Gangrene Causes and Risk Factors

  • Medical Author: Gayle M. Galletta, MD, FACEP
  • Medical Editor: Jerry R. Balentine, DO, FACEP
    Jerry R. Balentine, DO, FACEP

    Jerry R. Balentine, DO, FACEP

    Dr. Balentine received his undergraduate degree from McDaniel College in Westminster, Maryland. He attended medical school at the Philadelphia College of Osteopathic Medicine graduating in1983. He completed his internship at St. Joseph's Hospital in Philadelphia and his Emergency Medicine residency at Lincoln Medical and Mental Health Center in the Bronx, where he served as chief resident.

What is gangrene?

Gangrene means death of a body tissue due to lack of blood supply (and therefore oxygen) or a bacterial infection. Gangrene can affect the skin or organs, such as the gallbladder or intestine.

There are several types of gangrene.

  • Dry gangrene typically affects parts of the body farthest from the heart (toes and fingers). The tissue dries up and falls off. Dry gangrene usually develops slowly and is most common in people with atherosclerosis or other diseases affecting the blood circulation.
  • Wet gangrene occurs when the tissue becomes infected with bacteria. The tissue becomes swollen and blisters can form and leak fluid. Diabetes mellitus is a risk factor for wet gangrene.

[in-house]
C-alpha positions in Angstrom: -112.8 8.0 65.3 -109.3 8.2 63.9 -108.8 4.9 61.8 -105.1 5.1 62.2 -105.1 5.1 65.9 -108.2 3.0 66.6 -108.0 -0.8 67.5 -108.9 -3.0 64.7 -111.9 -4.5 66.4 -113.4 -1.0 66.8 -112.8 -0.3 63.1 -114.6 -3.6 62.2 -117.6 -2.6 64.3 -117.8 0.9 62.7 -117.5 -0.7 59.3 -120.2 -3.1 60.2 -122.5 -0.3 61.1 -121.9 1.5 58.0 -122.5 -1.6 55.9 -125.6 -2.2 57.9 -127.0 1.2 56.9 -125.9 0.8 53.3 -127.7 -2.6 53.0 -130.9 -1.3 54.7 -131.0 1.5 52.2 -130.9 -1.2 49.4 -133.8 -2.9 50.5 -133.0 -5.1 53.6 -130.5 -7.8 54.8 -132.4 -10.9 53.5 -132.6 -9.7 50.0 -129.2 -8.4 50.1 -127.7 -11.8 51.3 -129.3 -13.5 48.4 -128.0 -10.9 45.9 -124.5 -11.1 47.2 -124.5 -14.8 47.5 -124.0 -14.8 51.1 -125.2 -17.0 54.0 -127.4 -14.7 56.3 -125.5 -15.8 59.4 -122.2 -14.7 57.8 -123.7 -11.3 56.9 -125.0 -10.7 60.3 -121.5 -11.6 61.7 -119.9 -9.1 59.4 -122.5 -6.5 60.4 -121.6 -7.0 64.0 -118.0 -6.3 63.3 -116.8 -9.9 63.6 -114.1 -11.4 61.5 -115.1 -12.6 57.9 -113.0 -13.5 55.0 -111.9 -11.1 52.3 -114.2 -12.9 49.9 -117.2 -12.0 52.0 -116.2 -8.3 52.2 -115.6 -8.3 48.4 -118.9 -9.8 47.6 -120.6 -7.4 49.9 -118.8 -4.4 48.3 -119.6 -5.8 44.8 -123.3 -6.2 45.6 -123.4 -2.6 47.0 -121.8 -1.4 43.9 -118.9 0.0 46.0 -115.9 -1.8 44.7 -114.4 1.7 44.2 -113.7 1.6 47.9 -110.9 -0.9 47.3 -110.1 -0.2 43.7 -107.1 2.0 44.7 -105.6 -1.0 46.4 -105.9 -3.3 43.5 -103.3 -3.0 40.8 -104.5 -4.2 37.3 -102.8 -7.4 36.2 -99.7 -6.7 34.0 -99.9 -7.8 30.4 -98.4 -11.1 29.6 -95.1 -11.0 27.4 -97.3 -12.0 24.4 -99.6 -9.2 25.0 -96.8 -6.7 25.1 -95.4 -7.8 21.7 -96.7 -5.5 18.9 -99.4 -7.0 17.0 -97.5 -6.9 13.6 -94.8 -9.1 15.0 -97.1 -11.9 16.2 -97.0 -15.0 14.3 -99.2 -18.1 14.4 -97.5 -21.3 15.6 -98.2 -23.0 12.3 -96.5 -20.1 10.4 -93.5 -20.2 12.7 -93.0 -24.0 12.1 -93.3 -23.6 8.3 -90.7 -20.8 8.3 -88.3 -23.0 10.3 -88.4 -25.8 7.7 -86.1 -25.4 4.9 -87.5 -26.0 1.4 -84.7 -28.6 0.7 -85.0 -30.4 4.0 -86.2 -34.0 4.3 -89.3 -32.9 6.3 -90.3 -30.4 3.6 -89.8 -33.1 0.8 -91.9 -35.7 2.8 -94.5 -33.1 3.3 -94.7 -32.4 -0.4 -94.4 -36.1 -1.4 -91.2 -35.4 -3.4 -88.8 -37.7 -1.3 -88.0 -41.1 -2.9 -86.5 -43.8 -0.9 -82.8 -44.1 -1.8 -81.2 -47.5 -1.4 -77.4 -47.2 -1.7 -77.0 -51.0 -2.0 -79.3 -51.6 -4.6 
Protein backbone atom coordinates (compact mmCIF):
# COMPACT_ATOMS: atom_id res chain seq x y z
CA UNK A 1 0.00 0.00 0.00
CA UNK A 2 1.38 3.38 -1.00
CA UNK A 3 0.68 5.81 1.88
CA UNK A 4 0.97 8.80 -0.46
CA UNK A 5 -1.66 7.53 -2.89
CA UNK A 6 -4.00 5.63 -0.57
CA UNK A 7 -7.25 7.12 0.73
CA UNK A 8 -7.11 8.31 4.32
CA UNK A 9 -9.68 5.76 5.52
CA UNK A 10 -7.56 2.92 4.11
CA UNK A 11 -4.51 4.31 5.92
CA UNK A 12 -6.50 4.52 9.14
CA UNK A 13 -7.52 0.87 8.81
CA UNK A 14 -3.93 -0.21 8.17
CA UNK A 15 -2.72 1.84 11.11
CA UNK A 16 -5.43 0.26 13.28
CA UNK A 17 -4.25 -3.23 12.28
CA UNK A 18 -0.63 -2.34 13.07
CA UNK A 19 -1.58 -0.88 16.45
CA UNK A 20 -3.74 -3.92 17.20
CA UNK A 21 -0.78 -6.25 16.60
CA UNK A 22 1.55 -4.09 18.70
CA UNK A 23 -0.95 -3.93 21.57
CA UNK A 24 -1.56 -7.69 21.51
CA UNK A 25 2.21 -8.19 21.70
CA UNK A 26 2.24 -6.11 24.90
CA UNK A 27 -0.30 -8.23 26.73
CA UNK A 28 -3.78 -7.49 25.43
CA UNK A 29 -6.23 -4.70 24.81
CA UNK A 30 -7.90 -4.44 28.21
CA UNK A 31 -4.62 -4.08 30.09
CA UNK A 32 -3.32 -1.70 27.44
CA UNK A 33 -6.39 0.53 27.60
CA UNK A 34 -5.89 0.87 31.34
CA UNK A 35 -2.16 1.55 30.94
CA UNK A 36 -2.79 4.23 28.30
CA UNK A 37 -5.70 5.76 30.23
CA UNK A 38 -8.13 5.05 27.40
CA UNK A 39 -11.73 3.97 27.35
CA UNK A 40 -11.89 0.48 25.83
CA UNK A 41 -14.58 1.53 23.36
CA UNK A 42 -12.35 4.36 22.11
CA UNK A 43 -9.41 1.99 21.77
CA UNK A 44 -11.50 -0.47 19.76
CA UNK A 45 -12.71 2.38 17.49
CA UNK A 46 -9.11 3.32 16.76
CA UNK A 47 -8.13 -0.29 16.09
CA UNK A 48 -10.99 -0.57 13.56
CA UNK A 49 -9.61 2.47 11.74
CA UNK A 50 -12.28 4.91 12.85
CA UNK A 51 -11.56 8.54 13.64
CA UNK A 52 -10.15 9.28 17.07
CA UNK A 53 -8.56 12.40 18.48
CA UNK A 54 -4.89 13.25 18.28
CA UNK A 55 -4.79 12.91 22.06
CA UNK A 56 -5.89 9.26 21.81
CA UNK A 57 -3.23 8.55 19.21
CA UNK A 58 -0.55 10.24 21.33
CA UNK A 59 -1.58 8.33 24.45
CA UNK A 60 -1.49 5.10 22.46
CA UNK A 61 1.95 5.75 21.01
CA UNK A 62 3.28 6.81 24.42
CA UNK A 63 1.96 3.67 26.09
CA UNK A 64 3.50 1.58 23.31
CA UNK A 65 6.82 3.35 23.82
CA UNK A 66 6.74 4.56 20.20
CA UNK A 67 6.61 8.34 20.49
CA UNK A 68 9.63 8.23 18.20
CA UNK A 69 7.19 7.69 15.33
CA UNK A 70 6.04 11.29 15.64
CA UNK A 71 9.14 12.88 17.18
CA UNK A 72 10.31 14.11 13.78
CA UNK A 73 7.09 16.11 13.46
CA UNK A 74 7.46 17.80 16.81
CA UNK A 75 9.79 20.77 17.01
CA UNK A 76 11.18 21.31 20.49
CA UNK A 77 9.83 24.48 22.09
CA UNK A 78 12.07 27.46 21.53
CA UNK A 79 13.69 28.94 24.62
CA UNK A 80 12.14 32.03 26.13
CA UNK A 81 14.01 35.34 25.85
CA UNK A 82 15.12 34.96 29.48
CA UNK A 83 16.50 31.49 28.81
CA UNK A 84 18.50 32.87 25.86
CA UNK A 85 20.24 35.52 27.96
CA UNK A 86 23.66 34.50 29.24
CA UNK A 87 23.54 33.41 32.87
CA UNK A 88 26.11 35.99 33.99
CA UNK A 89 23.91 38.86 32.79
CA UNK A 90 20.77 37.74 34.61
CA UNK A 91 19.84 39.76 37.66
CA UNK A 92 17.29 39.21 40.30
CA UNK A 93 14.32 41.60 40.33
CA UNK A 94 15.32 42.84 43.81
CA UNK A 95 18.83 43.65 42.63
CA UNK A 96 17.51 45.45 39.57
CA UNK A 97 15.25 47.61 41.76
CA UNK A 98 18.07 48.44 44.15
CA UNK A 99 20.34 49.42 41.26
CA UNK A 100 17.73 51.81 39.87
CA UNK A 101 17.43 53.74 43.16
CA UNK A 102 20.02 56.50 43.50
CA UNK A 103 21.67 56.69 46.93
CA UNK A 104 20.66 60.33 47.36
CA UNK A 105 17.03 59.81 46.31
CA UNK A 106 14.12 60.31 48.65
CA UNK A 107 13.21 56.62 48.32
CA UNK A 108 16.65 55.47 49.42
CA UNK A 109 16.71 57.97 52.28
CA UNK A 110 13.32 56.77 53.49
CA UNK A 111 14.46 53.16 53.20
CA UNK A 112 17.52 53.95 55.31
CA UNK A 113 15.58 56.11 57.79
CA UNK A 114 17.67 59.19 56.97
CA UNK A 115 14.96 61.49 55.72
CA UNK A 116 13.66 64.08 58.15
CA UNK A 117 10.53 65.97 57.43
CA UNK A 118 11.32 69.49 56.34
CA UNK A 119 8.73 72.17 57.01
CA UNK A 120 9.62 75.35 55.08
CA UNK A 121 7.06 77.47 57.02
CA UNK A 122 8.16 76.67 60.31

• Gas gangrene is caused by bacteria called Clostridium, which thrive in areas with low oxygen and produce gas bubbles. It often affects deep muscle tissues.
  • Fournier's gangrene is a type of wet gangrene that affects the genital area, typically in men with diabetes.

What causes gangrene?

Anything that decreases blood supply to a tissue can cause gangrene (for example, trauma, frostbite, and a poor circulatory system).

What are risk factors for gangrene?

  • Diabetes: The greatest risk factor for gangrene is diabetes. High blood sugar over a long period of time (years) can damage blood vessels and decrease blood supply to tissues.
  • Age: Gangrene is more frequently found in older people.

Other risk factors include smoking, hardening of the arteries (atherosclerosis), severe injuries, intravenous drug abuse, and Raynaud's disease (spasm of blood vessels in the fingers and toes, typically in response to cold).

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Medically reviewed by John A. Daller, MD; American Board of Surgery with subspecialty certification in surgical critical care

REFERENCES:

Falch, B.M., L. de Weerd, and A. Sundsfjord. "Maggot therapy in wound management." Tidsskr Nor Laegeforen 129.18 Sept. 24, 2009: 1864-1867.

Sroczyński, M., M. Sebastian, J. Rudnicki, A. Sebastian, and A.K. Agrawal. "A complex approach to the treatment of Fournier's gangrene." Adv Clin Exp Med 22.1 Jan.-Feb. 2013: 131-135.

Zacharias, N., et al. "Diagnosis of necrotizing soft tissue infections by computed tomography." Arch Surg 145.5 (2010): 452.

Reviewed on 2/14/2017 12:00:00 AM

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